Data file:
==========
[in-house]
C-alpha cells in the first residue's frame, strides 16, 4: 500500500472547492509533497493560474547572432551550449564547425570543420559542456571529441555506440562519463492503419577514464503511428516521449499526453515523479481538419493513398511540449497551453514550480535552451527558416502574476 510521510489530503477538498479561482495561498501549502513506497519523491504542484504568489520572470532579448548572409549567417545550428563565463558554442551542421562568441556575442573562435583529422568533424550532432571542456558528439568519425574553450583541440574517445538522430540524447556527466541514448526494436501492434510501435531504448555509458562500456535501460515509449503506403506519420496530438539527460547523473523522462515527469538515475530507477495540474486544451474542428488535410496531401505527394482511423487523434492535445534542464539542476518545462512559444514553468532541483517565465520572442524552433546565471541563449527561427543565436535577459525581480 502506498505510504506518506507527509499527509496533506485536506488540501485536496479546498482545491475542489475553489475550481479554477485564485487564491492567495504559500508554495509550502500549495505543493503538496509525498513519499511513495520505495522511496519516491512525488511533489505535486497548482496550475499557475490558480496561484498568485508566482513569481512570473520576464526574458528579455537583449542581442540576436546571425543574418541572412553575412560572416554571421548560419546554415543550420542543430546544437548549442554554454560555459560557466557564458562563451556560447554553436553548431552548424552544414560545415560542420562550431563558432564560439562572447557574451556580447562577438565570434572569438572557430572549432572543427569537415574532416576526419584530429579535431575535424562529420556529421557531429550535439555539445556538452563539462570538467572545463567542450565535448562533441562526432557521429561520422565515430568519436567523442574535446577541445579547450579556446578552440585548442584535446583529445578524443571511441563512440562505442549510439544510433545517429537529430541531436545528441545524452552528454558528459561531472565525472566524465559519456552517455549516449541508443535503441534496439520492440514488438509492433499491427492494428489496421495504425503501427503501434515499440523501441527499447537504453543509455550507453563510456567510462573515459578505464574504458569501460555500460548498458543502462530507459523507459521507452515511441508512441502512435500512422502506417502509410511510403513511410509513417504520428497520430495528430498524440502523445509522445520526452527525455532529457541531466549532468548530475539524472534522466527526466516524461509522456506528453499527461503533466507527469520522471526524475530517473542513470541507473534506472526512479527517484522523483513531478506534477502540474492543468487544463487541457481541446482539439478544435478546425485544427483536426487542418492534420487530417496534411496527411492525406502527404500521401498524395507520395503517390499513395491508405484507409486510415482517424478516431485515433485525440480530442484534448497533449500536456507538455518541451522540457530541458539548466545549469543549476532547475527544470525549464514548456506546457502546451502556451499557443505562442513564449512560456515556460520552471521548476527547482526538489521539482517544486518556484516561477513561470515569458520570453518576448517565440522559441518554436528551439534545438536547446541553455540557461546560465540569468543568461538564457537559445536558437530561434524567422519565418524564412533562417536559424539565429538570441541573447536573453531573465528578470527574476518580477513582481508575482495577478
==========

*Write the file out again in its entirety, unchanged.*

[in-house]
C-alpha cells in the first residue's frame, strides 16, 4: 500500500472547492509533497493560474547572432551550449564547425570543420559542456571529441555506440562519463492503419577514464503511428516521449499526453515523479481538419493513398511540449497551453514550480535552451527558416502574476 510521510489530503477538498479561482495561498501549502513506497519523491504542484504568489520572470532579448548572409549567417545550428563565463558554442551542421562568441556575442573562435583529422568533424550532432571542456558528439568519425574553450583541440574517445538522430540524447556527466541514448526494436501492434510501435531504448555509458562500456535501460515509449503506403506519420496530438539527460547523473523522462515527469538515475530507477495540474486544451474542428488535410496531401505527394482511423487523434492535445534542464539542476518545462512559444514553468532541483517565465520572442524552433546565471541563449527561427543565436535577459525581480 502506498505510504506518506507527509499527509496533506485536506488540501485536496479546498482545491475542489475553489475550481479554477485564485487564491492567495504559500508554495509550502500549495505543493503538496509525498513519499511513495520505495522511496519516491512525488511533489505535486497548482496550475499557475490558480496561484498568485508566482513569481512570473520576464526574458528579455537583449542581442540576436546571425543574418541572412553575412560572416554571421548560419546554415543550420542543430546544437548549442554554454560555459560557466557564458562563451556560447554553436553548431552548424552544414560545415560542420562550431563558432564560439562572447557574451556580447562577438565570434572569438572557430572549432572543427569537415574532416576526419584530429579535431575535424562529420556529421557531429550535439555539445556538452563539462570538467572545463567542450565535448562533441562526432557521429561520422565515430568519436567523442574535446577541445579547450579556446578552440585548442584535446583529445578524443571511441563512440562505442549510439544510433545517429537529430541531436545528441545524452552528454558528459561531472565525472566524465559519456552517455549516449541508443535503441534496439520492440514488438509492433499491427492494428489496421495504425503501427503501434515499440523501441527499447537504453543509455550507453563510456567510462573515459578505464574504458569501460555500460548498458543502462530507459523507459521507452515511441508512441502512435500512422502506417502509410511510403513511410509513417504520428497520430495528430498524440502523445509522445520526452527525455532529457541531466549532468548530475539524472534522466527526466516524461509522456506528453499527461503533466507527469520522471526524475530517473542513470541507473534506472526512479527517484522523483513531478506534477502540474492543468487544463487541457481541446482539439478544435478546425485544427483536426487542418492534420487530417496534411496527411492525406502527404500521401498524395507520395503517390499513395491508405484507409486510415482517424478516431485515433485525440480530442484534448497533449500536456507538455518541451522540457530541458539548466545549469543549476532547475527544470525549464514548456506546457502546451502556451499557443505562442513564449512560456515556460520552471521548476527547482526538489521539482517544486518556484516561477513561470515569458520570453518576448517565440522559441518554436528551439534545438536547446541553455540557461546560465540569468543568461538564457537559445536558437530561434524567422519565418524564412533562417536559424539565429538570441541573447536573453531573465528578470527574476518580477513582481508575482495577478